Seed rate the way to lift marketable yield

9 August 2002

Seed rate the way to lift marketable yield

High value crops have the

most to gain from precision

farming techniques, says a

leading Scottish grower who

is exploiting GPS technology

to boost the marketable

yields of potatoes.

Andrew Swallow reports

VARIABLE seed rate is the key to boosting marketable yield of potatoes on variable soil types, says a Scottish grower who is pioneering such precision farming techniques on his farm.

"Variable rate fertiliser isnt the big one, it is varying the seed rate," says Jim Wilson, of Hilton of Fern, Brechin, Angus, who has been yield mapping his potato crops since 1997.

That has revealed that even after all limiting factors within a growers control are removed soil type and topography still cause considerable yield variation across a potato field.

For example, north facing slopes have been found to consistently yield 10t/ha less than flat or south facing areas, while yields from thin soil on the top of humps can tumble to 25% of the maximum. That variation changes the size grade of the crop across the field.

"From uniform plantings, a 20t/ha crop is going to have much smaller tubers than an 80t/ha crop," he reasons. Hence, since 1999 Mr Wilson has been splitting fields into areas of low, medium and high yield potential based on previous experience, soil and/or yield maps.

"On rented fields I look at the EMI soil scan results, then walk the field and test dig and sample the different depths and types of soil that highlights. Ill also ask the farmer what different areas are like."

SAC or MAPP recommendations for seed rates according to yield potential are then programmed into the planter.

In low yielding areas, less seed is planted to give each plant more space, water and nutrient with which to grow. In high yielding areas, more seed is planted to limit tuber size by competition.

"The whole point of changing the seed rate is to have the whole crop reaching the same size grade at the same time."

Results from a field of Estima grown for seed in 2000 at Hilton of Fern show the potential of the system (see table). Seed rate was reduced by 10% in the low yield potential area and increased by 10% in the high rate area.

"We didnt lose much marketable yield in the low area but have increased marketable yield substantially in the high seed rate area, without changing the overall seed rate for the field," he says.

"Now, we are changing seed rates by plus or minus 15% because I dont think 10% was enough. There were still too many tops in the high population area."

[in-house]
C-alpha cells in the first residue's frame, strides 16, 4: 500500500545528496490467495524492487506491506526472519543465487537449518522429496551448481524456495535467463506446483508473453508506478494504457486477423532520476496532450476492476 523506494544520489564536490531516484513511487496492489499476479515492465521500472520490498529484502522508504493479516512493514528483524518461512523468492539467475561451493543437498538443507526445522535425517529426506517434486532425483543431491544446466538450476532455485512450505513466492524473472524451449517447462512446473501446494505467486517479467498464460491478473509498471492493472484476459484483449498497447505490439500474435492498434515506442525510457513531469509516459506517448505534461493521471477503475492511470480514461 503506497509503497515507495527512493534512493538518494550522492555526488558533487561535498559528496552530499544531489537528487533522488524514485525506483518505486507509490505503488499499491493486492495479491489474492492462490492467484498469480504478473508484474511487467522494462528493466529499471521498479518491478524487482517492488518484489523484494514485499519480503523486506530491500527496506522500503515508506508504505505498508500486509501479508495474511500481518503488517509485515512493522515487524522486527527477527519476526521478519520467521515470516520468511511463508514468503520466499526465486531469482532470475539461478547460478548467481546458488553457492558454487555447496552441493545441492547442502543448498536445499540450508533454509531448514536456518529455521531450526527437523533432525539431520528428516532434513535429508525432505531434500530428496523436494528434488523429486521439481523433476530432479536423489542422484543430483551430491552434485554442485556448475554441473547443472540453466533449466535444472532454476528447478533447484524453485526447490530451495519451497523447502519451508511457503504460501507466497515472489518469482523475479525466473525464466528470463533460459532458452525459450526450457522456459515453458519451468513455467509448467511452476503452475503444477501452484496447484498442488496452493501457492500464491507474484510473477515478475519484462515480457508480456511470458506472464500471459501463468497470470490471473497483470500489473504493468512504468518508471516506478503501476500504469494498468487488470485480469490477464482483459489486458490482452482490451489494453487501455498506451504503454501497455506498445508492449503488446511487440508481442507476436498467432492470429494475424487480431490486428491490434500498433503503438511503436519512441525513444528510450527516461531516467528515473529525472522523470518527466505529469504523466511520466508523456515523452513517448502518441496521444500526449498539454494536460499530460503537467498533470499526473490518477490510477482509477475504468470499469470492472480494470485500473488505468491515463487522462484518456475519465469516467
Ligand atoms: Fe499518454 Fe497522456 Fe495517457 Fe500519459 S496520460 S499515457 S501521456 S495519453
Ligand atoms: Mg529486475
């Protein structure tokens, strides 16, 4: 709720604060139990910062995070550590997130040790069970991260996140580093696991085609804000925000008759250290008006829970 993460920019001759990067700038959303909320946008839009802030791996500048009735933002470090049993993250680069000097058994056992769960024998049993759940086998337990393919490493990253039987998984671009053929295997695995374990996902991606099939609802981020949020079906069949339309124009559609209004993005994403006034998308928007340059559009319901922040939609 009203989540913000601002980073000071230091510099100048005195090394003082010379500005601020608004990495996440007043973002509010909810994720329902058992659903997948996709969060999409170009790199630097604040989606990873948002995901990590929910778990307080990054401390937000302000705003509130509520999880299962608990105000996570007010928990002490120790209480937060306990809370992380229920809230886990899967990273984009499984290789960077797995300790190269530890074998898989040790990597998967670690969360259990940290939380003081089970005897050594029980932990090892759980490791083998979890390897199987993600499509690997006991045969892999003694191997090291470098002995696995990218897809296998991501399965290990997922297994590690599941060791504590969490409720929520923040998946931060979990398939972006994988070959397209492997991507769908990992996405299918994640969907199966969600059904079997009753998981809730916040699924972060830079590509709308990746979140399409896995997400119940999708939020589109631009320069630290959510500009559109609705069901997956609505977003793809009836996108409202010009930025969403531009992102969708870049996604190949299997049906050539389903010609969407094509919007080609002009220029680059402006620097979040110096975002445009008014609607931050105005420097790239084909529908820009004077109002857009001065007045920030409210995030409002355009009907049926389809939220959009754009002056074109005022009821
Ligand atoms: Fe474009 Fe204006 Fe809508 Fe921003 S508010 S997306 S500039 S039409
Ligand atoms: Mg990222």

Lime and fertiliser applications are also varied across fields according to sample results. Sampling for pH is done on a 50m grid to give 12 sub-samples for each hectare sampled.

"One sample a hectare systems of sampling are a pet hate of mine. They never produce a repeatable result."

Variable lime applications avoid unnecessary application on already high pH areas which could exacerbate common scab, he notes.

Fertiliser is adjusted by volume of liquid injected as the planter travels across the field. For example, an 8.13.11 NPK solution might be used on seed crops at 1000-1500 litres/ha, hence varying the application from a low of 80kg/ha of N, 130kg/ha of P and 110kg/ha of K to 120, 195 and 165kg/ha, respectively.

For ware crops a 9.9.12 mix is variably applied on the planter with variable rate straight N applied as a top up if required.

On the rare occasions that irrigation is needed on Mr Wilsons seed crops, that too is variably applied according to soil type.

EMI scans give a measure of clay content which is a good guide to water retention, he explains. Where clay content is high less water is applied to avoid ponding, waterlogging and increased powdery scab risk. Conversely, where soil is sandy more water is needed to prevent common scab.

"Most modern reels can vary the speed on the run."

Siting of tensiometers or theta moisture-testing probes could also be targeted by soil type with the EMI maps, he suggests.

lJim Wilson is one of three directors of precision farming services company Soil Essentials ( &#42

Variable rate results

Yield Seed 35-55mm % potential rate/ tubers/ change acre plant

Low 23,100 24 -4%

Med 25,600 25 0

High 28,200 29 +16%

Results of variable planted Estima for seed at Hilton of Fern, autumn 2000.

Field monitoring

Specially fitted load cells on Jim Wilsons Reekie Cleanflow weigh the potato crop as it is lifted. Data is logged by the same LH Agro GPS monitor as is used in the combine for cereal yields and to vary seed and fertiliser rates. "As I already had the yield monitor it has only cost me about £5000 to equip the potato harvester," he says.

Coming next week: Full report from the Potatoes in Practice event at SCRI Dundee.


&#8226 Yield mapping since 1997.

&#8226 20-80t/ha yield range.

&#8226 Topography and soil causes.

&#8226 Seed rate varied to maximise target grade.

Angus-based grower Jim Wilson is using GPS-adjusted seed rates to boost marketable yields of his potato crops. More tubers/ha are planted on high yielding areas, less on low (inset).

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